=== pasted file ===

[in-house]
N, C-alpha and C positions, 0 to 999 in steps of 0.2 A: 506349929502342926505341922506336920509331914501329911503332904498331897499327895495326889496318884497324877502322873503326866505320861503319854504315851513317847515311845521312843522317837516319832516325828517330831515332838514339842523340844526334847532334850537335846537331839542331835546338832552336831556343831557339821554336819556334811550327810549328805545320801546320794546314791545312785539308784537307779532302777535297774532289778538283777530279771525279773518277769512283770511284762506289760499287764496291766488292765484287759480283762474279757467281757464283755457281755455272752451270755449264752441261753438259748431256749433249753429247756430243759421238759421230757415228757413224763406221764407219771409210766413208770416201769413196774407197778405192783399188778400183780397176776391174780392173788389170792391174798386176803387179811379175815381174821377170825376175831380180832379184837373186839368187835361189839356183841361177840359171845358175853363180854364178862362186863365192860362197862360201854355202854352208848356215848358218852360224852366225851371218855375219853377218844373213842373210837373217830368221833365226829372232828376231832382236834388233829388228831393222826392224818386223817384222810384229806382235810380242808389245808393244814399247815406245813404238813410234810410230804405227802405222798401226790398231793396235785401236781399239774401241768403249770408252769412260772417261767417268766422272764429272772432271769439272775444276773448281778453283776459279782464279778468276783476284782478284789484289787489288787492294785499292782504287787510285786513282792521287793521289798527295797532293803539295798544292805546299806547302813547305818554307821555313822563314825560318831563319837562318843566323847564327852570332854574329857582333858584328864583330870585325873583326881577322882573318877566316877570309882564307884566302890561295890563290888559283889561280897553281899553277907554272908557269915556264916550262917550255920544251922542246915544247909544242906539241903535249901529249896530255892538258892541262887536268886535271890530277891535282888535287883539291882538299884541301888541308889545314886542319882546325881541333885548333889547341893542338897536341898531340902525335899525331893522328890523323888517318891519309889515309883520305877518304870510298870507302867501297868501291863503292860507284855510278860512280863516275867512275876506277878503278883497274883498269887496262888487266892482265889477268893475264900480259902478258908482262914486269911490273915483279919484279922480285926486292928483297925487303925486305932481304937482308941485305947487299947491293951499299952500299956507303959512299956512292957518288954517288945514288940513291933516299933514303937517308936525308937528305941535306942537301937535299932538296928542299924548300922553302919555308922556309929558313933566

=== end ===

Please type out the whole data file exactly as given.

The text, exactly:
[in-house]
N, C-alpha and C positions, 0 to 999 in steps of 0.2 A: 506349929502342926505341922506336920509331914501329911503332904498331897499327895495326889496318884497324877502322873503326866505320861503319854504315851513317847515311845521312843522317837516319832516325828517330831515332838514339842523340844526334847532334850537335846537331839542331835546338832552336831556343831557339821554336819556334811550327810549328805545320801546320794546314791545312785539308784537307779532302777535297774532289778538283777530279771525279773518277769512283770511284762506289760499287764496291766488292765484287759480283762474279757467281757464283755457281755455272752451270755449264752441261753438259748431256749433249753429247756430243759421238759421230757415228757413224763406221764407219771409210766413208770416201769413196774407197778405192783399188778400183780397176776391174780392173788389170792391174798386176803387179811379175815381174821377170825376175831380180832379184837373186839368187835361189839356183841361177840359171845358175853363180854364178862362186863365192860362197862360201854355202854352208848356215848358218852360224852366225851371218855375219853377218844373213842373210837373217830368221833365226829372232828376231832382236834388233829388228831393222826392224818386223817384222810384229806382235810380242808389245808393244814399247815406245813404238813410234810410230804405227802405222798401226790398231793396235785401236781399239774401241768403249770408252769412260772417261767417268766422272764429272772432271769439272775444276773448281778453283776459279782464279778468276783476284782478284789484289787489288787492294785499292782504287787510285786513282792521287793521289798527295797532293803539295798544292805546299806547302813547305818554307821555313822563314825560318831563319837562318843566323847564327852570332854574329857582333858584328864583330870585325873583326881577322882573318877566316877570309882564307884566302890561295890563290888559283889561280897553281899553277907554272908557269915556264916550262917550255920544251922542246915544247909544242906539241903535249901529249896530255892538258892541262887536268886535271890530277891535282888535287883539291882538299884541301888541308889545314886542319882546325881541333885548333889547341893542338897536341898531340902525335899525331893522328890523323888517318891519309889515309883520305877518304870510298870507302867501297868501291863503292860507284855510278860512280863516275867512275876506277878503278883497274883498269887496262888487266892482265889477268893475264900480259902478258908482262914486269911490273915483279919484279922480285926486292928483297925487303925486305932481304937482308941485305947487299947491293951499299952500299956507303959512299956512292957518288954517288945514288940513291933516299933514303937517308936525308937528305941535306942537301937535299932538296928542299924548300922553302919555308922556309929558313933566